Catholocism and Gambling

Norman E. Fultz
Blue Island, Ill.

Gambling may be defined as the placing of a wager on a chance. It is a practice condemned by the word of God though the word "gambling" is not used in all of Holy Writ. Such passages as Gen. 3:19; Lk. 10:7; and Eph. 4:28 forbid it. The very law of love itself when practiced will not permit it. But as with many other things condemned by the Bible, gambling is sanctioned by the Catholic Church; yes and even in states where the practice is illegal. Notice the following article appearing in the Milwaukee Journal, August 28, 1951:

"Ten $50 defense bonds were raffled off at a picnic of Appleton's Sacred Heart Catholic Church Sunday. Other gambling went 'at a brisk pace.' Money, prizes and groceries were won by picnickers who played roulette, bought chances from ticket jars and tossed rings, balls and nickels in gambling games. 'A deputy sheriff,' said a news report, 'was on the grounds to keep order.' Obviously the deputy sheriff wasn't there to enforce the law-for this was open and flagrant violation of Wisconsin laws against gambling, and he let it go on . . . Aside from the need for law enforcement, the Appleton picnic is it fine case study of the ethical relapse that so many people are wringing their hands over. How can a community expect its youngsters to have respect for law and order when a religious group and a law enforcement official join in contempt of law and enable hundreds to violate law?"

But then too, we want you to notice this appearing in the Chicago Sun-Times, Tuesday, August 20, 1957, and titled "Bettors in the Pews."

"Saratoga Springs, N.Y. - The pastor at St. Peter's announced the annual fuel collection by old local custom, the announcement is scheduled for this 'time' of August when the horseplayers are in town holding enough of the folding to defray the cost of heating church and school, rectory and convent through Saratoga's long winter. Then the snow lies deep on the race track and visitors have forsaken the mineral springs and health baths.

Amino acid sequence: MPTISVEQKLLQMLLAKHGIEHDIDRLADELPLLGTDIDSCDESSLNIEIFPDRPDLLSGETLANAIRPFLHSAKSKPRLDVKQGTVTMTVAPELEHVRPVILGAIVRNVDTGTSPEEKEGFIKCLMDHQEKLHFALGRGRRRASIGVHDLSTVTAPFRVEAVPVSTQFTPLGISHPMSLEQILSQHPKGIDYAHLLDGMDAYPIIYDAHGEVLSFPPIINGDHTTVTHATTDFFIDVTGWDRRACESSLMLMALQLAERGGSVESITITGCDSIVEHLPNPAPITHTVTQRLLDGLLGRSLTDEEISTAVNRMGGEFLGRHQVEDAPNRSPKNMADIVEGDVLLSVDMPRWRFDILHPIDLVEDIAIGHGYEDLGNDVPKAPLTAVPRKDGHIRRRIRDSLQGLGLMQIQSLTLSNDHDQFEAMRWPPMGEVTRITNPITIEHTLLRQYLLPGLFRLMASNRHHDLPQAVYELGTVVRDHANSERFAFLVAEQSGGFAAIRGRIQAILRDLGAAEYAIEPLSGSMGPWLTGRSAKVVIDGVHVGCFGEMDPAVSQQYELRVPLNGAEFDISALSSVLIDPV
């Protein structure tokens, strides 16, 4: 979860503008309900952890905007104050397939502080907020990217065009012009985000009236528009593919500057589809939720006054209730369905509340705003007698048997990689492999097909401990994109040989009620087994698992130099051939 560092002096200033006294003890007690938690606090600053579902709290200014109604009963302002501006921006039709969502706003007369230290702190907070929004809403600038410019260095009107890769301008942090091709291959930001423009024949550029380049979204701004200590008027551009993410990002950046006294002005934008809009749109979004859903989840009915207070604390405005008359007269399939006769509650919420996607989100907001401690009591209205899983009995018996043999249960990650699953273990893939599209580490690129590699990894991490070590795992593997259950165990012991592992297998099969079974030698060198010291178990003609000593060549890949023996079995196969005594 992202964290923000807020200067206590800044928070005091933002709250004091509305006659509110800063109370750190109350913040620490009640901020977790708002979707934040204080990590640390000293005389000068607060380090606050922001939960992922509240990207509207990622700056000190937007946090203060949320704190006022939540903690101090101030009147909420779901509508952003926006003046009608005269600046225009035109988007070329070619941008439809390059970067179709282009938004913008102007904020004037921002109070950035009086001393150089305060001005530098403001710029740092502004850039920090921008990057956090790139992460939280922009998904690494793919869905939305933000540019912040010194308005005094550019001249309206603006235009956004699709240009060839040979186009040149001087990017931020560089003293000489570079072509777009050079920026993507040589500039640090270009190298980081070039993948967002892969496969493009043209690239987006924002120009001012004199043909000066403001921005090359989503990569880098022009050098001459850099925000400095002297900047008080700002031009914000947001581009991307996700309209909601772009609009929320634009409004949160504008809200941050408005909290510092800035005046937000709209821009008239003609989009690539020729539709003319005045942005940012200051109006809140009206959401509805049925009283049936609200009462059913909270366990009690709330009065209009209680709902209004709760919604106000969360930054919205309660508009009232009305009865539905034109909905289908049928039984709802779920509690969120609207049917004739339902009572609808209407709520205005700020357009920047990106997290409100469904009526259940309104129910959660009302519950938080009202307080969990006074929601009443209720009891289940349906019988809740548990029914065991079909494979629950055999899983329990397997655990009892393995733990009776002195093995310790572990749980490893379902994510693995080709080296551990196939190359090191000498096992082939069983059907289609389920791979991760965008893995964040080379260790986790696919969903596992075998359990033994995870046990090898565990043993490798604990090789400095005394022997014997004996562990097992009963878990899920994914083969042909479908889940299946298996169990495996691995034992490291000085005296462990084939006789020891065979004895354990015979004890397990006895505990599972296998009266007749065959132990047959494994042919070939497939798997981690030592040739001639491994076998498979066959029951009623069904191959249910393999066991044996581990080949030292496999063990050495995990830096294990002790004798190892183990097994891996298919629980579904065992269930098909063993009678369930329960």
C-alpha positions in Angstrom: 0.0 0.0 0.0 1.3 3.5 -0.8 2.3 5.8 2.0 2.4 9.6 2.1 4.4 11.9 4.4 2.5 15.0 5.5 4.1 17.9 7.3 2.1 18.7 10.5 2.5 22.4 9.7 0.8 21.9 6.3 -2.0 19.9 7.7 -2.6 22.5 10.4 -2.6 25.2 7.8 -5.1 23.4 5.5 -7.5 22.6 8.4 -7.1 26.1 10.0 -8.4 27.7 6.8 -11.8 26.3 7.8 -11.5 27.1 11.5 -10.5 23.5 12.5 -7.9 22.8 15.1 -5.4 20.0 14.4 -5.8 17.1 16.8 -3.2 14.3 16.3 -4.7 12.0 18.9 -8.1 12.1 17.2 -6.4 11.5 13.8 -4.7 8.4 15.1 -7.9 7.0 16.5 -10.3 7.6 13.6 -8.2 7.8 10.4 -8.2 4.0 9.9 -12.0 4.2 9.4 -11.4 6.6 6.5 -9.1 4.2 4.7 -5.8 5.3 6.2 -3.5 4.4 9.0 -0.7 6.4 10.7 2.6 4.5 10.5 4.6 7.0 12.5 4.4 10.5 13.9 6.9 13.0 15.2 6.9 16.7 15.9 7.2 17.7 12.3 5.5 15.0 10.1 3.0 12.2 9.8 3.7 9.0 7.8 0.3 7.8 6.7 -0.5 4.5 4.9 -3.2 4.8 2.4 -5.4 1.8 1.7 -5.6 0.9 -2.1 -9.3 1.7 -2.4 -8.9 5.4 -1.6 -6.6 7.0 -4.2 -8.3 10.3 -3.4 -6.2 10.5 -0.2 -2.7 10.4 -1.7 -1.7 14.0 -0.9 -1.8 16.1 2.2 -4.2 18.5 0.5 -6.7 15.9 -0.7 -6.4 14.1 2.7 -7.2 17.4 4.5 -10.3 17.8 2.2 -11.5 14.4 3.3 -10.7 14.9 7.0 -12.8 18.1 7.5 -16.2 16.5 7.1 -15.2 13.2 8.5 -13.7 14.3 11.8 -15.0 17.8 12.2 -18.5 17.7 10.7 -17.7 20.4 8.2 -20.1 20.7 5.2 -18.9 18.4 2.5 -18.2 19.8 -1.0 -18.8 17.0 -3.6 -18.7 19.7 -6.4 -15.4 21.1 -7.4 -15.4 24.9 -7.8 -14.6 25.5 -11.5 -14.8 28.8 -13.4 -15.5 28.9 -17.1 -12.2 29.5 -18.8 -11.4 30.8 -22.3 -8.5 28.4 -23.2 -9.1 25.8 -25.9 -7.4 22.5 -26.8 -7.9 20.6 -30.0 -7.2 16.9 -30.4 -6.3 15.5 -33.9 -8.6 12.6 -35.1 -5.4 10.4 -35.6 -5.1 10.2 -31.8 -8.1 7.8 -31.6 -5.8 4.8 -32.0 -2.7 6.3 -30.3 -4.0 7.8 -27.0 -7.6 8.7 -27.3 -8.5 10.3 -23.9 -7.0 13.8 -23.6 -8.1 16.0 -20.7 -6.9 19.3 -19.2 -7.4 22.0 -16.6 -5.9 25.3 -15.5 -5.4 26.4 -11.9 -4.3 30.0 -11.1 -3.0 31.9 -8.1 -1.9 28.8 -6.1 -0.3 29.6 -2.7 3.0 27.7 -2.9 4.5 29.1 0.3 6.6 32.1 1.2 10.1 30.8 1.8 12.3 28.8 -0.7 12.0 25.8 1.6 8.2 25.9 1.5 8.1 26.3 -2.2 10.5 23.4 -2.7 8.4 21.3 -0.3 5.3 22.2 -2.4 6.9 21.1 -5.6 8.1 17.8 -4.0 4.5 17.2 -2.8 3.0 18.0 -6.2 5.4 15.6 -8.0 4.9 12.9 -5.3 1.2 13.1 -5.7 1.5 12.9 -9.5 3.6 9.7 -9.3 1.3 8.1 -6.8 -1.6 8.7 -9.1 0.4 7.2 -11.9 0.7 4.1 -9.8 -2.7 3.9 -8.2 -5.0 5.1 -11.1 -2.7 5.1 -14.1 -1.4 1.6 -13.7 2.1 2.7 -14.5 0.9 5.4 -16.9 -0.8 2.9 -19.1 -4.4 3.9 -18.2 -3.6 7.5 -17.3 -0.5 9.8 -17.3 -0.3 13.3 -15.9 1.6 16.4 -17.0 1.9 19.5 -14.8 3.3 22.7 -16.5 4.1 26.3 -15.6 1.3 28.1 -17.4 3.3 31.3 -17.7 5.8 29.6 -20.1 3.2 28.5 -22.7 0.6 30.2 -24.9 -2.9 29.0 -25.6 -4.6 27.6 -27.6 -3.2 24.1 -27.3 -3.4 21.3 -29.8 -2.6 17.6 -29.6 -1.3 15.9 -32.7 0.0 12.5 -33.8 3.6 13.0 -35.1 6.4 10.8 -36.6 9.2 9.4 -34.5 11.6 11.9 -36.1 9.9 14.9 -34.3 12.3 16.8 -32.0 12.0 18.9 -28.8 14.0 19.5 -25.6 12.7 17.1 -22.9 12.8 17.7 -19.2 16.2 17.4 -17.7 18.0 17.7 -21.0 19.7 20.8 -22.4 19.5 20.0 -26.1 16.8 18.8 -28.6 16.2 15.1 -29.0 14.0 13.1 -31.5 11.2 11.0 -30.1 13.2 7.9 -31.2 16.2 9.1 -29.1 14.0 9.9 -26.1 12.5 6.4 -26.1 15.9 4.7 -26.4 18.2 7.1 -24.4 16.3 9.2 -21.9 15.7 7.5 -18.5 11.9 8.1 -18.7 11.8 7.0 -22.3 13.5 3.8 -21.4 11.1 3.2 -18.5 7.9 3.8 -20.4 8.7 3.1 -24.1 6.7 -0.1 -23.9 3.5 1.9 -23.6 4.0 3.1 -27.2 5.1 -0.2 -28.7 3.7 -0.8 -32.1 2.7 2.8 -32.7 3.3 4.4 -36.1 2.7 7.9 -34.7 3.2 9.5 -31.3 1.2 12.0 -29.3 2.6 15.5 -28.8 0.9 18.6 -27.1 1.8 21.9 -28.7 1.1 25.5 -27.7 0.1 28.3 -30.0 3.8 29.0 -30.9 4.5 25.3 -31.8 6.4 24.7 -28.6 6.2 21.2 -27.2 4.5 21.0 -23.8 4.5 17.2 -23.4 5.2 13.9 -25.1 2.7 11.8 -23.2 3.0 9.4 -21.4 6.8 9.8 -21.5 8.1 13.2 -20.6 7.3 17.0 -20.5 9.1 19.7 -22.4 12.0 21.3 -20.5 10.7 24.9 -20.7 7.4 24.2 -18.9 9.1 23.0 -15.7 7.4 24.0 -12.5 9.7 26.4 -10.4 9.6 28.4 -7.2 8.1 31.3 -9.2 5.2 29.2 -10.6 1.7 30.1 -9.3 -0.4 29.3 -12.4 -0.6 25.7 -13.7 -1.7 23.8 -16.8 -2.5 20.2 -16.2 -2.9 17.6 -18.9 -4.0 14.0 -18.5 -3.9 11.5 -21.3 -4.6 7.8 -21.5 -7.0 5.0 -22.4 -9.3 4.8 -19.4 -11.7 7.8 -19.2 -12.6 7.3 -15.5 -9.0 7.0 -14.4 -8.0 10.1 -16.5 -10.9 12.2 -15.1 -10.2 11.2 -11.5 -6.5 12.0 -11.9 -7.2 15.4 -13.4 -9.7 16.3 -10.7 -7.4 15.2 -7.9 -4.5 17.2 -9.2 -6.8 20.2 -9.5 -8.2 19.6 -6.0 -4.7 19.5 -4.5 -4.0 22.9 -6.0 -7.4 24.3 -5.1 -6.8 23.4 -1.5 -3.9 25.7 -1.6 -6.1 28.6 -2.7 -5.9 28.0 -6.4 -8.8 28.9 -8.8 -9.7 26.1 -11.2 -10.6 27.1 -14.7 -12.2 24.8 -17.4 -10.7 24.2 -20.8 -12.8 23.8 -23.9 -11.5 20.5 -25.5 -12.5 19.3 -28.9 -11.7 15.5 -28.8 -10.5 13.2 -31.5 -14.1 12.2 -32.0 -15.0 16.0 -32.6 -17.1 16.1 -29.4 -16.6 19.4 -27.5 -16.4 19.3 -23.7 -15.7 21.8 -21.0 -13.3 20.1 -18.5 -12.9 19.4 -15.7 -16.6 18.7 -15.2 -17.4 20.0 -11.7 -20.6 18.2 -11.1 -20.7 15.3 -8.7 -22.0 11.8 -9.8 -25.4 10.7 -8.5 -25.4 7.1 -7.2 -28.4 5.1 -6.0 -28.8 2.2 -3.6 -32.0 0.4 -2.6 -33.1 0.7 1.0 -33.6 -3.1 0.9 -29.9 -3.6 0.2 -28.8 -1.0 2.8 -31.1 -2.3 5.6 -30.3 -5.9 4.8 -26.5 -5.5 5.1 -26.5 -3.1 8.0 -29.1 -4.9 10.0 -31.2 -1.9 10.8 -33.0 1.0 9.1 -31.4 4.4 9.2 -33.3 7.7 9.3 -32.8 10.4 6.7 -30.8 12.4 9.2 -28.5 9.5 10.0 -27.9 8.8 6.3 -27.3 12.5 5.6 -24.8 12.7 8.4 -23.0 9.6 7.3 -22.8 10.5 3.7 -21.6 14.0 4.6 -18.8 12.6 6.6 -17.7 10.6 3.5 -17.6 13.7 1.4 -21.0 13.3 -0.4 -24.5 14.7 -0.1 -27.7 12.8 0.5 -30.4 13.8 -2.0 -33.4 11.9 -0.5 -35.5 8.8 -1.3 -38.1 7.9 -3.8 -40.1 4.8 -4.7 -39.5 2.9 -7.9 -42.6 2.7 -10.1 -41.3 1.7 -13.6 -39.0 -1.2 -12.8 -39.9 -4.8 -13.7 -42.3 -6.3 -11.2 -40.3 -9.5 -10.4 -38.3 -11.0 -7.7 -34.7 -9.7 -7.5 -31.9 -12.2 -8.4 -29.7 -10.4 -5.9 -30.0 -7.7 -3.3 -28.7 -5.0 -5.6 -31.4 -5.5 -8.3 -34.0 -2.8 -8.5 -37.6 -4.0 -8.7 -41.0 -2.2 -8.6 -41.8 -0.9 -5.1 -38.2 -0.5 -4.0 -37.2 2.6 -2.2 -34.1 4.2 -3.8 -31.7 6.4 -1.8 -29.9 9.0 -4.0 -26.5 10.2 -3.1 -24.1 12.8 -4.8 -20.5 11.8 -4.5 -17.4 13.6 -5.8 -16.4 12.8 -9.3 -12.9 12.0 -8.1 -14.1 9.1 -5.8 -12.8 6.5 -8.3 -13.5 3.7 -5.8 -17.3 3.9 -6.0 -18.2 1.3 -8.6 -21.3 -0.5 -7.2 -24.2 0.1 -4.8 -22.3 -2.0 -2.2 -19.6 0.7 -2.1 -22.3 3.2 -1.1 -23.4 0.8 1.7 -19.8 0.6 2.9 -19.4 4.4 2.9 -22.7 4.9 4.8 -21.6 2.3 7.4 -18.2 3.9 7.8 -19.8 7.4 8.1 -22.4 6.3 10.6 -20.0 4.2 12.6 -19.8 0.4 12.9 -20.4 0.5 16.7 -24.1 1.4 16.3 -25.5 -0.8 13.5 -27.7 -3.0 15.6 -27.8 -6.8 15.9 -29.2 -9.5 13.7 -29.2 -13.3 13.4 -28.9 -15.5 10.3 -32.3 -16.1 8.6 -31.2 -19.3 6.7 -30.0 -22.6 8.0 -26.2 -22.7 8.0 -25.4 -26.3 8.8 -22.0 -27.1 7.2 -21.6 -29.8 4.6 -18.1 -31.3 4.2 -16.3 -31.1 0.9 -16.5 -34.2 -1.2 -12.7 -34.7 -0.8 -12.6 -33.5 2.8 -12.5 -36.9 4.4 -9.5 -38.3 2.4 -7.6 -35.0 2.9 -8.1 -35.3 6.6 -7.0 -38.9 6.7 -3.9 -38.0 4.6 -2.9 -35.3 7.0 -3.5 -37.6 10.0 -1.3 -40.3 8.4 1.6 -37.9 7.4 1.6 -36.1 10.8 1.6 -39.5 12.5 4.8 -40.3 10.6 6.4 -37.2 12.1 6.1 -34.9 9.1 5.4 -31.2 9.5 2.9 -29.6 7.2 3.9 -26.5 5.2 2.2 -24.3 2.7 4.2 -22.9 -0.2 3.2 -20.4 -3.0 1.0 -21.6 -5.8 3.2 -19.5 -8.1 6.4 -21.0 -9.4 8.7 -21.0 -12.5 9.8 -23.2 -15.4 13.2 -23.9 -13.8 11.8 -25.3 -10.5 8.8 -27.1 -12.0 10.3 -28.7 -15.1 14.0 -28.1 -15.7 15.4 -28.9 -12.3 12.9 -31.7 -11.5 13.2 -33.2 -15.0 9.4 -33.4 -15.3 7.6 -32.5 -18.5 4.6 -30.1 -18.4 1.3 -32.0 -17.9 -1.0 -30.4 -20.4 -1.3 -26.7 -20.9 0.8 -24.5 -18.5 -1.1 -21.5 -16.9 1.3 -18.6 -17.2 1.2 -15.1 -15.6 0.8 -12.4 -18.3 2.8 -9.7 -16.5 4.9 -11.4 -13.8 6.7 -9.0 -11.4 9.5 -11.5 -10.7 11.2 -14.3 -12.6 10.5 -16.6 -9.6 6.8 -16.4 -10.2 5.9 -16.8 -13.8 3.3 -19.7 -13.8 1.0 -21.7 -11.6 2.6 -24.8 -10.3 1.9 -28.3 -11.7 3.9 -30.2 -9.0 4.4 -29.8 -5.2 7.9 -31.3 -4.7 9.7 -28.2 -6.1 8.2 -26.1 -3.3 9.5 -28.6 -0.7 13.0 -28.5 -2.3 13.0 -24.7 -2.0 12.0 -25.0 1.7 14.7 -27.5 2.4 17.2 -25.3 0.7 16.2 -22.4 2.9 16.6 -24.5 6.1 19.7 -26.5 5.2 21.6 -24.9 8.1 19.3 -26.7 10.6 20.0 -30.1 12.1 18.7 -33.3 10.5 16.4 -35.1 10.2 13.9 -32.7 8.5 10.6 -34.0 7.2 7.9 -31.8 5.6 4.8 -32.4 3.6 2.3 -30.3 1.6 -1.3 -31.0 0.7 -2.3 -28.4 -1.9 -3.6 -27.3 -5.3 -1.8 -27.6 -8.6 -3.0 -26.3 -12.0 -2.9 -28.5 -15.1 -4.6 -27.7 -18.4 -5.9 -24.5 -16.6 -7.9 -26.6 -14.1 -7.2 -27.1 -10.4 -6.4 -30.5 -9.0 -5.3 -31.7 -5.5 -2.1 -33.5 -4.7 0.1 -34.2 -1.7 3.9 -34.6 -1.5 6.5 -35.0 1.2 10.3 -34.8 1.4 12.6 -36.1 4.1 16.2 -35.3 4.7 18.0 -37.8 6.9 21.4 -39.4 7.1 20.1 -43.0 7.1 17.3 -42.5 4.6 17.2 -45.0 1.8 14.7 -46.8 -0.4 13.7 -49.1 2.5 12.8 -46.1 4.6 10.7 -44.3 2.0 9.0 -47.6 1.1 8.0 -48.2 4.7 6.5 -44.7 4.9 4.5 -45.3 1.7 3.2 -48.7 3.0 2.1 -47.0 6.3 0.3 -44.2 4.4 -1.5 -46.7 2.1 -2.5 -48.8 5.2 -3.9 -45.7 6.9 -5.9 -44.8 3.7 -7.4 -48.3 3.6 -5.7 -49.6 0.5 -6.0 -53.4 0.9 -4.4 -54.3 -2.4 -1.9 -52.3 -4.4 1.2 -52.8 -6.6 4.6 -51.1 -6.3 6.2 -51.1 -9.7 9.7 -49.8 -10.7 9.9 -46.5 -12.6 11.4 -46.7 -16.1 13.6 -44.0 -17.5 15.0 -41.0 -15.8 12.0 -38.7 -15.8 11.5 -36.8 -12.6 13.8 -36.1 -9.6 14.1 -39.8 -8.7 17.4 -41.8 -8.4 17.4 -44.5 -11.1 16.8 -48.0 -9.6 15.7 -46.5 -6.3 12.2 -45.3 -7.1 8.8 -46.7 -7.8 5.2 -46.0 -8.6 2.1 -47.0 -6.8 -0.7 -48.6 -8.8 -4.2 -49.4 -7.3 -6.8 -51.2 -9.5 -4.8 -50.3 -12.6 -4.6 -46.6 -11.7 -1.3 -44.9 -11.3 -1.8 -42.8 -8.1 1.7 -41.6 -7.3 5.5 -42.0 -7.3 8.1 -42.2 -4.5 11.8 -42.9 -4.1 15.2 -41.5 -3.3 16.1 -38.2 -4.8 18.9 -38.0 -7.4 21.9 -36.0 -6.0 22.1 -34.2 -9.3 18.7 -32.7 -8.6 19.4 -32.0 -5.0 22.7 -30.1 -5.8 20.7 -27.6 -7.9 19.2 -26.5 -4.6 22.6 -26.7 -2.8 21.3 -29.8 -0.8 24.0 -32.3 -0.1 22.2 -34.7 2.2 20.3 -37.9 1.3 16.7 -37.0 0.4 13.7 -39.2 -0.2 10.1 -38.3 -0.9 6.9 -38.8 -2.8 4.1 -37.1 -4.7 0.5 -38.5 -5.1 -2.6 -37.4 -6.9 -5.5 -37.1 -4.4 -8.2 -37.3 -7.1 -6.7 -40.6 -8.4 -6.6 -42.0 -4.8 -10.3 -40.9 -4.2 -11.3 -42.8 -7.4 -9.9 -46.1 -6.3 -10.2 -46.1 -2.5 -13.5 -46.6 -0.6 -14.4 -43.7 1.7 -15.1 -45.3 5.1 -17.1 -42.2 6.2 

"'I hear it said,' the priest said, 'that Saratoga and the race track especially have been enjoying their best season in history. More people have been attending the races and more money has been going through the machines than ever before.

" 'I understand that the other day the daily double windows were kept open longer than usual, and when they closed there were still lines waiting and 150 people were turned away. If any of those people are here, we will cheerfully accept those bets in the collection baskets.'

"The cheerful words came pleasantly from the pulpit. Maybe there are churches where tolerant mention of gambling would seem out of place but not in Saratoga where racing remains a recreation first and a business enterprise last."

Now this church is called St. Peter's, but it is rather difficult to imagine that beloved apostle of our Lord upholding or even "tolerantly mentioning gambling." Yes, that which the editor of the Milwaukee Journal says is the cause of many people "wringing their hands" is that which Catholicism upholds and promotes.

But one other pungent morsel of undeniable proof of Catholicism's open and flagrant violation of civil gambling laws. The Chicago Sun-Times of September 3, 1958 carried the following:

"Hatley, Wis. (AP) - The pastor of St. Florian Roman Catholic Church, whose grounds were being raided Sunday when a state agent died of a heart attack, paid a total of $350 in fines Tuesday.

"The St. Florian congregation was charged with selling liquor without a license and permitting real estate to be used for gambling.

"The Rev. Raymond Rucki pleaded no contest to both charges on behalf of the congregation . . .

". . . Agents found bingo equipment, horse race games and a wheel of chance."

When Senator Wiley (R. - Wis.) Recently pointed out to Alaska the evils of legalized gambling, he said, "There is no way to reckon the costs of broken homes; husbands who squander the family paycheck; wives who send time at the slot machines . . .; and children who become utterly demoralized." If legalized gambling has such effect, what of the results of an institution that proposes to guide souls aright leading those souls to engage in open violation of law? Indeed "how can a community expect its youngsters to have respect for law and order when a religious group and a law enforcement official join in contempt of law and enable hundreds to violate law?" But this Catholicism unblushingly does.

Truth Magazine III:6, pp. 22-23
March 1959